Talk to Me Resurrects Frights In A Possession Game [Sundance Review]

Talk to Me still of Mia (Sophie Wilde) pressing her hand against glass and crying.

Scary paranormal games are fun because there’s always the question of what if this time it’s real. Playing at Sundance Film Festival, the movies follows a group of friends playing around with spirits using a ceramic hand, who eventually bite off more than they can chew. Filled with scares and chilling effects, Danny Philippou and Michael Philippou’s directorial feature is terrifying on multiple levels. The crushing pain of loss, the youthful sense of invincibility, and boredom bring Talk to Me to life. Horrifying in its tale about unaddressed grief, Talk to Me is a neverending cycle that’s fun to watch, from the sidelines, of course. After all, people will never stop playing spirit games. 

Talk to Me Has a Mouth-dropping Opening

Talk to Me photo of co-directors Danny Philippou and Michael Philippou
Danny Philippou and Michael Philippou, co-directors of Talk to Me, an official selection of the Midnight section at the 2023 Sundance Film Festival. Courtesy of Sundance Institute.

The opening hooks you within minutes. It’s violent and shocking as a young man at a party stabs his brother, then himself as shocked partygoers film before fleeing in terror. Yet the film is not just an entertaining horror film with hair-raising tension, gore, and violence. Mia’s (Sophie Wilde) home life is tragic after the loss of her mother two years prior. She and her father are both emotionally closed off from each other. Mia spends most of her time at her best friend Jade’s (Alexandra Jensen) house. 

Unprocessed Grief

Mia’s loss still weighs heavy on her. So she attaches herself to Jade’s family to a suffocating degree. Mia’s friendship since less helpful and more problematic. Besides her need for attention, her relationship with Jade’s boyfriend, Daniel (Otis Dhanji), is an issue. After picking up Jade’s younger brother Riley (Joe Bird), they encounter a fatally injured kangaroo. Despite Riley’s urging to mercy kill it, Mia drives around it. Mia cannot even face her grief head-on, so facing death is impossible. After pleading with Jade, they agree to attend Haley’s (Zoe Terakes) party with Riley and Daniel, where Mia plays the “talk to me” game.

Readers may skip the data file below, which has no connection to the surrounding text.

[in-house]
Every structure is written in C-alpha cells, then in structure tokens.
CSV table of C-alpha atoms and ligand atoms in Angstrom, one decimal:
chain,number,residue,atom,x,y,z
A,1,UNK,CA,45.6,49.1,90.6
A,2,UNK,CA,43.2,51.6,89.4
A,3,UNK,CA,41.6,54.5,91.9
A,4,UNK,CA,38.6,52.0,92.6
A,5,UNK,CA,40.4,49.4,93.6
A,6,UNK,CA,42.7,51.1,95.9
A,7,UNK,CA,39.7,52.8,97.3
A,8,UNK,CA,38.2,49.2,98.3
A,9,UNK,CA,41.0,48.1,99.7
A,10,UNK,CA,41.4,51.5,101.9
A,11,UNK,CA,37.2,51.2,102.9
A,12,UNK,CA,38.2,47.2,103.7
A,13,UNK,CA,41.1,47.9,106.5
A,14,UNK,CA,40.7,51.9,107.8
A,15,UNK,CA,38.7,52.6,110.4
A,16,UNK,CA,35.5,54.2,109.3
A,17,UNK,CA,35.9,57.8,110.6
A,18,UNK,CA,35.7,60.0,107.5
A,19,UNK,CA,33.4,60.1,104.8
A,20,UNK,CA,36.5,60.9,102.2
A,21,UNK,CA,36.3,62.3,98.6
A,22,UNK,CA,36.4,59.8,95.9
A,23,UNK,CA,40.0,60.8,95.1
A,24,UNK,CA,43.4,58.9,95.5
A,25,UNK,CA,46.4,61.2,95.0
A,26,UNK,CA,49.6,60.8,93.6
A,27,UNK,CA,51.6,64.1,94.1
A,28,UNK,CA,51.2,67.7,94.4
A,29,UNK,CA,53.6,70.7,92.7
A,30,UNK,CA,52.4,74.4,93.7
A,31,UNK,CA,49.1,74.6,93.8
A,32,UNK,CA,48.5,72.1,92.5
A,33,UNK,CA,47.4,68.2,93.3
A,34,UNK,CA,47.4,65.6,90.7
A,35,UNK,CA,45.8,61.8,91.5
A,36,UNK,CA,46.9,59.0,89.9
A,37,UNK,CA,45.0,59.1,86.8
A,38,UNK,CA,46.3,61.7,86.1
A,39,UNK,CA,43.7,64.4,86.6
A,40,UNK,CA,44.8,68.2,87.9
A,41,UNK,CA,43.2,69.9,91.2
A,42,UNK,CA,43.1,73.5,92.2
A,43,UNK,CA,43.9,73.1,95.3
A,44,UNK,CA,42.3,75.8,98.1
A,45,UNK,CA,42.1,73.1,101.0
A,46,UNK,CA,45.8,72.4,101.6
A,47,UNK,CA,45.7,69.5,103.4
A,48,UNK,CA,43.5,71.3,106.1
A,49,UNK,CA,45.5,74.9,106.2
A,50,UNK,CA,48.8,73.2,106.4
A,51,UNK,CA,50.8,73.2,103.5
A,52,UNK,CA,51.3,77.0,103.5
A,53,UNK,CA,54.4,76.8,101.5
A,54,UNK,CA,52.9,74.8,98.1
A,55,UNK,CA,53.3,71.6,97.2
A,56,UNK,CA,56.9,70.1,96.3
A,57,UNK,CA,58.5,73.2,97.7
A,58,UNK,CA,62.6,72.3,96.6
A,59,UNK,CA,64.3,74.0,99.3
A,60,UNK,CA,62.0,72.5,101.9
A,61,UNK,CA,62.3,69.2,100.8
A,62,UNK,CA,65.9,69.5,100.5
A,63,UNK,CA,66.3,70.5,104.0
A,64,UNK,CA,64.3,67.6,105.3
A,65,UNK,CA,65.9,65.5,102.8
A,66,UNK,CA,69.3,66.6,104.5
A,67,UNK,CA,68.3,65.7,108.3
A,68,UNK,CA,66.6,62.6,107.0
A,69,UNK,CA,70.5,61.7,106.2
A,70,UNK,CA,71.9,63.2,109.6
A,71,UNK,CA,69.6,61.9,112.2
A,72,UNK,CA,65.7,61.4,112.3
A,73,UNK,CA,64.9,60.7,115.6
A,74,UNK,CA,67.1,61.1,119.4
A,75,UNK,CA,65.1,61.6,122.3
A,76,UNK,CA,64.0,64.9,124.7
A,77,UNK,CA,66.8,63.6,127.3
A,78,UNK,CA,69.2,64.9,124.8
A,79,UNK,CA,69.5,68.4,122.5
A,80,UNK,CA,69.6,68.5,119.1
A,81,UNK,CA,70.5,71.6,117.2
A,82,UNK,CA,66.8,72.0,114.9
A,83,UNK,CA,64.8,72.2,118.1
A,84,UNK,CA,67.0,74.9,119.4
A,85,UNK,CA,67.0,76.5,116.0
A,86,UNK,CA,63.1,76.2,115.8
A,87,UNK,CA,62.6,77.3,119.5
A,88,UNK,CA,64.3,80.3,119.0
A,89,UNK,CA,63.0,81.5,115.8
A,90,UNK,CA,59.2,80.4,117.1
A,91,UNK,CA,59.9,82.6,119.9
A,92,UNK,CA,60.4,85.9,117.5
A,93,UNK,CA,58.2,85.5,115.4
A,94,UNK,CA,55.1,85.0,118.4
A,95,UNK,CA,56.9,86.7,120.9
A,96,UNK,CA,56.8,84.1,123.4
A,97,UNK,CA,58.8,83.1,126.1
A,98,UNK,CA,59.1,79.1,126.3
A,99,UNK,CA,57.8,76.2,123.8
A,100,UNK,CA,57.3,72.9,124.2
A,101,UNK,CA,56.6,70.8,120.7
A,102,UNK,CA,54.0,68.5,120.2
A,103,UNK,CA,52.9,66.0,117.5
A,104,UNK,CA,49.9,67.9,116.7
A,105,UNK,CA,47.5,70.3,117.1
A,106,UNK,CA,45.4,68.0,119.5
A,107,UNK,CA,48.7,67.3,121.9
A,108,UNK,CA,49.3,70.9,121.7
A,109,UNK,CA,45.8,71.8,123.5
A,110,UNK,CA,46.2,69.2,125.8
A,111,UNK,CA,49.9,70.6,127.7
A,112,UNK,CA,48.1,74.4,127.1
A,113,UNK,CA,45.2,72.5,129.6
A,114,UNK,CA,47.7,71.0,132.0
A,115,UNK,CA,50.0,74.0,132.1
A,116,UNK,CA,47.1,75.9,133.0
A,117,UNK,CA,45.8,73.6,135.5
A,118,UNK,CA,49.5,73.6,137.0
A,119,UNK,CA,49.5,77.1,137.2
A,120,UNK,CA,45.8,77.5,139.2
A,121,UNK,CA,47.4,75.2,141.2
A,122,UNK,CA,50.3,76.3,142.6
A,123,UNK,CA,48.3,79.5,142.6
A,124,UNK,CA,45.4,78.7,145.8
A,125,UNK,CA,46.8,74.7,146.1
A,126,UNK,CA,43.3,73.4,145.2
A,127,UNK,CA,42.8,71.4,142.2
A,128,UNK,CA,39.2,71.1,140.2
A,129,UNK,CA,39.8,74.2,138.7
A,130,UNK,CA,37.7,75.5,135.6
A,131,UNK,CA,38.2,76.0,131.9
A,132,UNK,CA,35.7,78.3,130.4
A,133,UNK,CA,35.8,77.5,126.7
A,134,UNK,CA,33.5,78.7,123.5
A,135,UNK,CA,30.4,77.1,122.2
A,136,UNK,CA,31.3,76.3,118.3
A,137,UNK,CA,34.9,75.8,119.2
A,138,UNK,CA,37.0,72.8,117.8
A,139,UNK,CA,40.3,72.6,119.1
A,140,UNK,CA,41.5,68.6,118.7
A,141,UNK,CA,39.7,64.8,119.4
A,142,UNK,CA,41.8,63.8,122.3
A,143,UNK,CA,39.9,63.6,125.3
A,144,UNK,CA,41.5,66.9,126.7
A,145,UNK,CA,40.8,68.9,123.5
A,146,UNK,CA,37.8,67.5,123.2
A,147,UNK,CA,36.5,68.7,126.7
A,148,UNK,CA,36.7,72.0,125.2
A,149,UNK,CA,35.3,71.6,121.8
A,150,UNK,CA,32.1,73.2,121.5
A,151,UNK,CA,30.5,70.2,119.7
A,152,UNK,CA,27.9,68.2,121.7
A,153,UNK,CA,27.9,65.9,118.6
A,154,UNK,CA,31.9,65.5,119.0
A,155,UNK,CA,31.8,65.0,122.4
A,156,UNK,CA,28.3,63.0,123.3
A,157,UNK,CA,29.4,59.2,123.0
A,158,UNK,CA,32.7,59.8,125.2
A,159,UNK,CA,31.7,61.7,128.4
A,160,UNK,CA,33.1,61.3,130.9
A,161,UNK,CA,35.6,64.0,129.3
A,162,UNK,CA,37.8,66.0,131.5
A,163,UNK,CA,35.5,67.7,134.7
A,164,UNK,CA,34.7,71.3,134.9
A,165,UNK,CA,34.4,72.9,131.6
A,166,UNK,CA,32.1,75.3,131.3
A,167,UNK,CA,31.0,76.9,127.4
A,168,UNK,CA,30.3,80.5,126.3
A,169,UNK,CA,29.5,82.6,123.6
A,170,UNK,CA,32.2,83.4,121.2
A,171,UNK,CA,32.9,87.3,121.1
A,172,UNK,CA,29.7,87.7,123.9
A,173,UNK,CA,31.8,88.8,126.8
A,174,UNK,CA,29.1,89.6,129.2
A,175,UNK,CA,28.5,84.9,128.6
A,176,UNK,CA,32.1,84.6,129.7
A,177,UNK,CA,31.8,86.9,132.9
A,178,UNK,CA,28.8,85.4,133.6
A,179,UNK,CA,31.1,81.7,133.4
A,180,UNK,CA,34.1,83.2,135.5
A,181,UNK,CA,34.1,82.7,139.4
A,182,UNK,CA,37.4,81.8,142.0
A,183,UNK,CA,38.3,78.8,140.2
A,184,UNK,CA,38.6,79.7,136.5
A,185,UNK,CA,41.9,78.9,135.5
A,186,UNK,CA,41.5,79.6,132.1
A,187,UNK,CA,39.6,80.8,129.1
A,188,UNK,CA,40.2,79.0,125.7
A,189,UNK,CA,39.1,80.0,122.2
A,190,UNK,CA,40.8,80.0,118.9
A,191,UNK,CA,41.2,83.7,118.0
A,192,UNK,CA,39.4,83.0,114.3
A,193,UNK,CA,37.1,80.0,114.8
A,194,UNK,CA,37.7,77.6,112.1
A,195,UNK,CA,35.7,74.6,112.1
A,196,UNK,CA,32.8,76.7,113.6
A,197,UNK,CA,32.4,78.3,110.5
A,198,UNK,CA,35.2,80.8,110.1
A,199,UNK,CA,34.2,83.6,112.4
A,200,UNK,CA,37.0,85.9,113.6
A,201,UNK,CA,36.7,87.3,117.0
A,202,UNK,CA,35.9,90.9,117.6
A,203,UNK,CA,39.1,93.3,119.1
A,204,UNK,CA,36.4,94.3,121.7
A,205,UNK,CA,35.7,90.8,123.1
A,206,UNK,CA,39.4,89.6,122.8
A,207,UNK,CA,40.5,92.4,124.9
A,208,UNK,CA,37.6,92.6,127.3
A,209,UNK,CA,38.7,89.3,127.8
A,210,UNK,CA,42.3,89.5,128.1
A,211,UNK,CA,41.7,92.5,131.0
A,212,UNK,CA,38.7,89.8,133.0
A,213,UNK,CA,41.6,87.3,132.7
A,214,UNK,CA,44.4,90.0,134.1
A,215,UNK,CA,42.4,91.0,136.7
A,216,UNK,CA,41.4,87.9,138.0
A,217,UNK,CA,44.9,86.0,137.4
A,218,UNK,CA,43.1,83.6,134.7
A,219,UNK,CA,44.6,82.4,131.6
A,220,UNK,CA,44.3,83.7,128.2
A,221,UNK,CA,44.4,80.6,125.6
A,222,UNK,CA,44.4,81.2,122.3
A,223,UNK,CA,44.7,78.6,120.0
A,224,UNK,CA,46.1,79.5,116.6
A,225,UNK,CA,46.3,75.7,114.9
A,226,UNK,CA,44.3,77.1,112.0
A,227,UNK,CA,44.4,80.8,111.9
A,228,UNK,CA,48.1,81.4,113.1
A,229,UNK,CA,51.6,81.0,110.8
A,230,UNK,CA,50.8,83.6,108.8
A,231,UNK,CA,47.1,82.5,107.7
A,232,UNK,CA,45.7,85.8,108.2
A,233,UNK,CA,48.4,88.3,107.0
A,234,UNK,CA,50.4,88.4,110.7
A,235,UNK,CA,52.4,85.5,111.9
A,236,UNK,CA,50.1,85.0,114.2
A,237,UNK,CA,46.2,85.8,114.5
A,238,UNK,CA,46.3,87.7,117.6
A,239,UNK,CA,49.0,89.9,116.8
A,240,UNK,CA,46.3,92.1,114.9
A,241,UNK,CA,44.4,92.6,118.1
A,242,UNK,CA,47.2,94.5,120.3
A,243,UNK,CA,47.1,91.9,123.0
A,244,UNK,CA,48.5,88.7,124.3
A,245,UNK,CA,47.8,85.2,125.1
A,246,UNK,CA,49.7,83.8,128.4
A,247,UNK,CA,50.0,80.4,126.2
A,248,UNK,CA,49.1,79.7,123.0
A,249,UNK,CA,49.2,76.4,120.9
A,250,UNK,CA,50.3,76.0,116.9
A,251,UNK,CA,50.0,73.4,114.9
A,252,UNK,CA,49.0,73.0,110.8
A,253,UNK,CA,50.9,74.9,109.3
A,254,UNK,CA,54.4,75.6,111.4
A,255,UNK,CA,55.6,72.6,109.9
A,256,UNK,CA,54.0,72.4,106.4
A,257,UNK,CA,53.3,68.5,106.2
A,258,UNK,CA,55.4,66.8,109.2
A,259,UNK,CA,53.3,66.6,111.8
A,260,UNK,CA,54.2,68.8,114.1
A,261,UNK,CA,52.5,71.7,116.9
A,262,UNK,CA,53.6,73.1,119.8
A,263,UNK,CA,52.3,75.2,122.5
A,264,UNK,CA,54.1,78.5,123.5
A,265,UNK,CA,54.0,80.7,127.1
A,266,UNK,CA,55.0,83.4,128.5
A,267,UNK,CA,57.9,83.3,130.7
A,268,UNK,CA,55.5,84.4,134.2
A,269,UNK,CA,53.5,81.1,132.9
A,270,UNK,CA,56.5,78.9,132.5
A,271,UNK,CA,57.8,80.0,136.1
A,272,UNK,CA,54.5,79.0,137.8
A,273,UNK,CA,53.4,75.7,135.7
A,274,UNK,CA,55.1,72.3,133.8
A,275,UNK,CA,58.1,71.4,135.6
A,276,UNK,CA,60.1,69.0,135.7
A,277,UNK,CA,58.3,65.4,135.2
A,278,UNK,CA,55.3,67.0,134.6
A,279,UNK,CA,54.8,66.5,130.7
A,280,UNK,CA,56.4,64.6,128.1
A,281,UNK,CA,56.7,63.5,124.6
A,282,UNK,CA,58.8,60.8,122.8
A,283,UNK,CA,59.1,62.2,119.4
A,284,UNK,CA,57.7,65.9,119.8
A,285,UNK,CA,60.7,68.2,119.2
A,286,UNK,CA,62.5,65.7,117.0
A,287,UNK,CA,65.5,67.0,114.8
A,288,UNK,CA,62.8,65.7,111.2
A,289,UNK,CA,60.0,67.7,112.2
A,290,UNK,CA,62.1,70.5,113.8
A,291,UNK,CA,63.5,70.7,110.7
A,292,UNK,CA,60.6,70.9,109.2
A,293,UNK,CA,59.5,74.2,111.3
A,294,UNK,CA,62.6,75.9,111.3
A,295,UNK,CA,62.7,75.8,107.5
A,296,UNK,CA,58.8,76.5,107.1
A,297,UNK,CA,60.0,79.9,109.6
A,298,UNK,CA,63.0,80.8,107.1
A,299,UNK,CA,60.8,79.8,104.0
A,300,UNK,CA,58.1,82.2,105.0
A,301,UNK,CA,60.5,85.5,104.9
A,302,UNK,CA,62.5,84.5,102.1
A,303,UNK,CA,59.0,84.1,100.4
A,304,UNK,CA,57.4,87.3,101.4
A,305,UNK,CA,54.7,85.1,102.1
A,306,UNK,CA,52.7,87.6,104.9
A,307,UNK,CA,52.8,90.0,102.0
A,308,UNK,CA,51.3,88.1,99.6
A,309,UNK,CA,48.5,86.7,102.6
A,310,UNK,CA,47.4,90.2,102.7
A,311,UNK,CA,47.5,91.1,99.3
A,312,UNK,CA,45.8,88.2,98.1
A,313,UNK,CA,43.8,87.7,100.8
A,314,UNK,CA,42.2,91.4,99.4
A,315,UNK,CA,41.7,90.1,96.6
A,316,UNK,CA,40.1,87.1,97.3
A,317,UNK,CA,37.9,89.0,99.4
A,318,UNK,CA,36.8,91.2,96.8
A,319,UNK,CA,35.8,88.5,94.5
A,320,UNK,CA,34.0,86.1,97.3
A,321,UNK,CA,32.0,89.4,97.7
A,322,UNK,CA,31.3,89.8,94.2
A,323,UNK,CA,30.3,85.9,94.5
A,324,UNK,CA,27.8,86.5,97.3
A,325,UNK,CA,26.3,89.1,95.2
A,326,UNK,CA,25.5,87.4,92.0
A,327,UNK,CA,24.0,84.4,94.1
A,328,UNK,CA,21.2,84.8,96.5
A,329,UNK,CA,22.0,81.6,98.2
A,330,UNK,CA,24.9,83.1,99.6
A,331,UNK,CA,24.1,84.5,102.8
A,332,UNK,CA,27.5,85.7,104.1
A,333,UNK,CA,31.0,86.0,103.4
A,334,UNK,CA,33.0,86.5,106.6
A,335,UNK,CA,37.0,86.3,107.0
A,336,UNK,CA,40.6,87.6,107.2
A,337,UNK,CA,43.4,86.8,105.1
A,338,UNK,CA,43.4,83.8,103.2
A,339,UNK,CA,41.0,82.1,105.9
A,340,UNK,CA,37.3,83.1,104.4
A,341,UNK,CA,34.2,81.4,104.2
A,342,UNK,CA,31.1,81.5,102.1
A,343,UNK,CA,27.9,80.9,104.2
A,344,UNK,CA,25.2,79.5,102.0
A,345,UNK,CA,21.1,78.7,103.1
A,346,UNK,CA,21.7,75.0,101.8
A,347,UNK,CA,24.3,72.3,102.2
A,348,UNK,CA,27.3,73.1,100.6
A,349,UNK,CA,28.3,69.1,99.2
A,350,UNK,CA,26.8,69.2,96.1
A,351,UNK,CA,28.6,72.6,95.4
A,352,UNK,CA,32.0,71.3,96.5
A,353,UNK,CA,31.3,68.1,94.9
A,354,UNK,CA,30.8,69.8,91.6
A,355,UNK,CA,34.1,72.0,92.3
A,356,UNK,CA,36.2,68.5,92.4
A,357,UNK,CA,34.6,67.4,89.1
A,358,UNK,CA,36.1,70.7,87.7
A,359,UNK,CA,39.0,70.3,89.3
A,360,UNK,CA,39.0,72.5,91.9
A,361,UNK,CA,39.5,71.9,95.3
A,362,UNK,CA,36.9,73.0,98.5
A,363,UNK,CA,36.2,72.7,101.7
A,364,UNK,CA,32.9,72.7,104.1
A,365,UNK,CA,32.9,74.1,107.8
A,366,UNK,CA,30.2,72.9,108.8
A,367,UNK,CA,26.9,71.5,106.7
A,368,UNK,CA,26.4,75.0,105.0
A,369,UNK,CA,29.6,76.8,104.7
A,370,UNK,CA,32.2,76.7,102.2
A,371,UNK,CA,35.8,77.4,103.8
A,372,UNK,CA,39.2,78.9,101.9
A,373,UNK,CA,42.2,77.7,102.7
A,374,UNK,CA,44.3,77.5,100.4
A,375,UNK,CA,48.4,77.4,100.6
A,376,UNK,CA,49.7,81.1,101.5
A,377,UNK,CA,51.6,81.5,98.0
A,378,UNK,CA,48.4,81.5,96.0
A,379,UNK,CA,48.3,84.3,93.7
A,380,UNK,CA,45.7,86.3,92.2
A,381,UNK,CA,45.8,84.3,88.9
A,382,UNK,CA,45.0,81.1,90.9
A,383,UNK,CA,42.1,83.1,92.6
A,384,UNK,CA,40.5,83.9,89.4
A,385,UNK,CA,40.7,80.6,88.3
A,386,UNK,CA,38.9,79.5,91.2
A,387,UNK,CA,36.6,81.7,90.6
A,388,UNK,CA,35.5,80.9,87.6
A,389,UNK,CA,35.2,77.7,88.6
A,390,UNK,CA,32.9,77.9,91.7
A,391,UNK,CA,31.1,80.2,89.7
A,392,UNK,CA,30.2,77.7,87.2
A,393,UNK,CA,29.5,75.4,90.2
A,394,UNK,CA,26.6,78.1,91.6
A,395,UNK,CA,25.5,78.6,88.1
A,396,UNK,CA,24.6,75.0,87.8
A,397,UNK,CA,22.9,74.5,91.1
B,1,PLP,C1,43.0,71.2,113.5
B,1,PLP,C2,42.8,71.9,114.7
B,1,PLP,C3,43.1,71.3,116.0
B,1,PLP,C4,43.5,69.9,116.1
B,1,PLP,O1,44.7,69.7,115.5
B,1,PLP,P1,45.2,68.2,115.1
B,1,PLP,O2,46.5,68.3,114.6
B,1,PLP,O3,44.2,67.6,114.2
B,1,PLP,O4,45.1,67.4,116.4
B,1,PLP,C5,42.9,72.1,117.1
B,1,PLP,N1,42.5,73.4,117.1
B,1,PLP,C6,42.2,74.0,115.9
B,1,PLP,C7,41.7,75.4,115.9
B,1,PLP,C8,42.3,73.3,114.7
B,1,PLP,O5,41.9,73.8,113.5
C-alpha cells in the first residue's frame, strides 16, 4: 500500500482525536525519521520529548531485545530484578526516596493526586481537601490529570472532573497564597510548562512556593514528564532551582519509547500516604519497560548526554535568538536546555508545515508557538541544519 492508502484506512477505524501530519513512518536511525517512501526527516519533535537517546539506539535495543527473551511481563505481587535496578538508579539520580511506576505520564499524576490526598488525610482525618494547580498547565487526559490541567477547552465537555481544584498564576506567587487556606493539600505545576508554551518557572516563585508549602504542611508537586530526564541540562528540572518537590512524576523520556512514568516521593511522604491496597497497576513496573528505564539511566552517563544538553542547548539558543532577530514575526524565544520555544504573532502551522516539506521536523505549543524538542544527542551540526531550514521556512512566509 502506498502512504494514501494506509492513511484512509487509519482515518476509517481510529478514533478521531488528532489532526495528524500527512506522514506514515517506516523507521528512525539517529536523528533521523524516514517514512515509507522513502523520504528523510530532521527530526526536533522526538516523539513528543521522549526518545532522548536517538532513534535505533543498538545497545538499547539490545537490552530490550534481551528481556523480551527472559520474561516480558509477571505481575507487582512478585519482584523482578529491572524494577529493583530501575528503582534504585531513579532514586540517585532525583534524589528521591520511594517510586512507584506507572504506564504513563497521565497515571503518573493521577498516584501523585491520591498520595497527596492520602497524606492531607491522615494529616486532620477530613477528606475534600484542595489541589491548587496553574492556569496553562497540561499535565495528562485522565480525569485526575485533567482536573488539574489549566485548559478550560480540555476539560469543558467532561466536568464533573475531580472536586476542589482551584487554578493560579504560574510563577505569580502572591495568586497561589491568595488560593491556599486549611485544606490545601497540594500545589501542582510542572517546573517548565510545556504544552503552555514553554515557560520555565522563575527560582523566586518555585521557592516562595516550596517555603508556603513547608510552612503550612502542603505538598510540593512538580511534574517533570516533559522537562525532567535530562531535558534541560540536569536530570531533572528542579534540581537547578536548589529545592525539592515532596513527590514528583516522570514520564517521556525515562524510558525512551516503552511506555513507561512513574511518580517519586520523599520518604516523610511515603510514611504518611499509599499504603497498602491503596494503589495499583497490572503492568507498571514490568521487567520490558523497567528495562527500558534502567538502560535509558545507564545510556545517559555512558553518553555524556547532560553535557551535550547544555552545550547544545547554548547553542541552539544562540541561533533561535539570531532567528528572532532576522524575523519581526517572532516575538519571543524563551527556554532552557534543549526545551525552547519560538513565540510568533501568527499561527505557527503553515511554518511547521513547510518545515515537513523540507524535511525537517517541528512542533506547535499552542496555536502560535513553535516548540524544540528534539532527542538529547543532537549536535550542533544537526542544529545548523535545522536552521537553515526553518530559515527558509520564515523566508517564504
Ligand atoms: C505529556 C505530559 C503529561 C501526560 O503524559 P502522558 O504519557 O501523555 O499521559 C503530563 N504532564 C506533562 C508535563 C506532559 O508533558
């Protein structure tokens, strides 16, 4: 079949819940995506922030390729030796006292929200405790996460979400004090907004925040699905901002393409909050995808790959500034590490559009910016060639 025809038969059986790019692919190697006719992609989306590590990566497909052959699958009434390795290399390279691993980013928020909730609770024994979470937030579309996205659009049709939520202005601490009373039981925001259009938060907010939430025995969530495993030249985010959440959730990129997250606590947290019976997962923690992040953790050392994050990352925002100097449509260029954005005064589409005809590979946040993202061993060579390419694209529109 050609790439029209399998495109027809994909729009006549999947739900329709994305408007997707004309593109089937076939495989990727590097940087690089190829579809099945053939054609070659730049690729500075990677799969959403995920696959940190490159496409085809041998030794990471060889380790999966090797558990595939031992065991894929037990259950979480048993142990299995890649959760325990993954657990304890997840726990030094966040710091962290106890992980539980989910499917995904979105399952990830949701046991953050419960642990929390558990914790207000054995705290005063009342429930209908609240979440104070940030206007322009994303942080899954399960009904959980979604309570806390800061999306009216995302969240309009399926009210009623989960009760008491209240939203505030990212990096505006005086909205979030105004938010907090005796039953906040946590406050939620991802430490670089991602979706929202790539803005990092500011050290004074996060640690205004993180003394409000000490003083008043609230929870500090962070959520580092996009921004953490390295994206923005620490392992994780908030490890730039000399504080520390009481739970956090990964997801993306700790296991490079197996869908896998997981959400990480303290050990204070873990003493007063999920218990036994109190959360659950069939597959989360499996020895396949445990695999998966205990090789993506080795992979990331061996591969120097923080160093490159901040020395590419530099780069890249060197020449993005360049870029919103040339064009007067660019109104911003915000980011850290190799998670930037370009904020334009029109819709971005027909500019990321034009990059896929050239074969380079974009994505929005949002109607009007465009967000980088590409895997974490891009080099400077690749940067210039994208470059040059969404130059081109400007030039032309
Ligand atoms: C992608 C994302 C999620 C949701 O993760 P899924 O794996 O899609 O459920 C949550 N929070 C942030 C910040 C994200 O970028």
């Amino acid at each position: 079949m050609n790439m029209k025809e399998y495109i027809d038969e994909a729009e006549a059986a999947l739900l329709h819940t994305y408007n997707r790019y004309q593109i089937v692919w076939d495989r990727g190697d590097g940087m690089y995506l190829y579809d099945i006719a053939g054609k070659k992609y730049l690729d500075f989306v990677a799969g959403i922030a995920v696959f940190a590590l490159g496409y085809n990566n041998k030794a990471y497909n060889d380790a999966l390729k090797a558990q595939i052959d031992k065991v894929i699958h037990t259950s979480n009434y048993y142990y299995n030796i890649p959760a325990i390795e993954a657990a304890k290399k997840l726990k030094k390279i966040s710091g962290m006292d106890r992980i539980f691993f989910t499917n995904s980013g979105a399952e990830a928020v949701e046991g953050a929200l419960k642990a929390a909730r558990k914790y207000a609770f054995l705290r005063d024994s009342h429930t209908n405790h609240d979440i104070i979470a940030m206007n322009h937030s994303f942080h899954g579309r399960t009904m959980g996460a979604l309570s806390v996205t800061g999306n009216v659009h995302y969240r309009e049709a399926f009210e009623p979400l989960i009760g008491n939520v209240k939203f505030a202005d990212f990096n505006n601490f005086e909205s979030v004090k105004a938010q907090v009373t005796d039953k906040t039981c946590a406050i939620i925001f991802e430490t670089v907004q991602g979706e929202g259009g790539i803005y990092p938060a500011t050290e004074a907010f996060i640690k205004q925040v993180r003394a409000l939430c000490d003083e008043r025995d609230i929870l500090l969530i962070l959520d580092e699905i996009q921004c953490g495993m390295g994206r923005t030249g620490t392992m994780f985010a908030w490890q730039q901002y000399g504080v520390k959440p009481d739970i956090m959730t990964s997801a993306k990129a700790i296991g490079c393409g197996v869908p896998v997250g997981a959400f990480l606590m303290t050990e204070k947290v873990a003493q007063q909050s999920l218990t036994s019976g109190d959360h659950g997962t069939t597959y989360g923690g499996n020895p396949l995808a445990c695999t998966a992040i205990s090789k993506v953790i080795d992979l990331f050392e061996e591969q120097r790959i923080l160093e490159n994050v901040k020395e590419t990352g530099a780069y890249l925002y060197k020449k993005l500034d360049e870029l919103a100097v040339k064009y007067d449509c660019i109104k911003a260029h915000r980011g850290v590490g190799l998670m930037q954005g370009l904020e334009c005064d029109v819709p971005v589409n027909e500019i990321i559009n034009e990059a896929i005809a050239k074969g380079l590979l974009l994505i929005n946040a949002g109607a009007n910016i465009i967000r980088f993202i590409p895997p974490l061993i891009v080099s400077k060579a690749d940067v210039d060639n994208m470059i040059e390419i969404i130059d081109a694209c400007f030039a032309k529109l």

Don’t Talk to Spirits

The titular game is one where the player allows a spirit to possess them for a short period. The time must remain brief, though why the deadline is ninety seconds is anyone’s guess. Where the embalmed ceramic hand comes from is unknown. But the results are heart-stopping. It’s never the same spirit, but they are all in various stages of death and decay. Though scary, Mia deems the experience “amazing.” After the party, Daniel decides he wants to try it. So they choose to do it at Jade’s home after her mom, Sue (Miranda Otto), leaves. 

Talk to Me still of Mia (Sophie Wilde) pressing her hand against glass and crying.
A still from Talk to Me by Danny Philippou and Michael Philippou, an official selection of the Midnight section at the 2023 Sundance Film Festival. Courtesy of Sundance Institute.

At first, the group has a blast taking turns as hosts for an unknown spirit. Only Jade refuses to play though she enjoys watching the others. Riley pushes to play, so he looks cool in front of his friends, despite his fear. When Jade storms off after arguing with Riley, the others allow him to play. They live the cautionary phrase, “idle hands are the devil’s playground.” You have to remind yourself these are kids to make sense of their ridiculous choices.  

The effects in Talk to Me are top-tier freaky and gross. Similar to Ouija: Origin of Evil, there is danger in believing what these spirits say. And like Smile, discerning what and who is real becomes impossible. That’s where much of the terror lies. Talk to Me is engrossing horror fun that delves beneath the terror to explore grief. When people don’t let go of loss, they stop living. With grotesque effects, a wild game, and ending, Talk to Me brings the fun into horror. 

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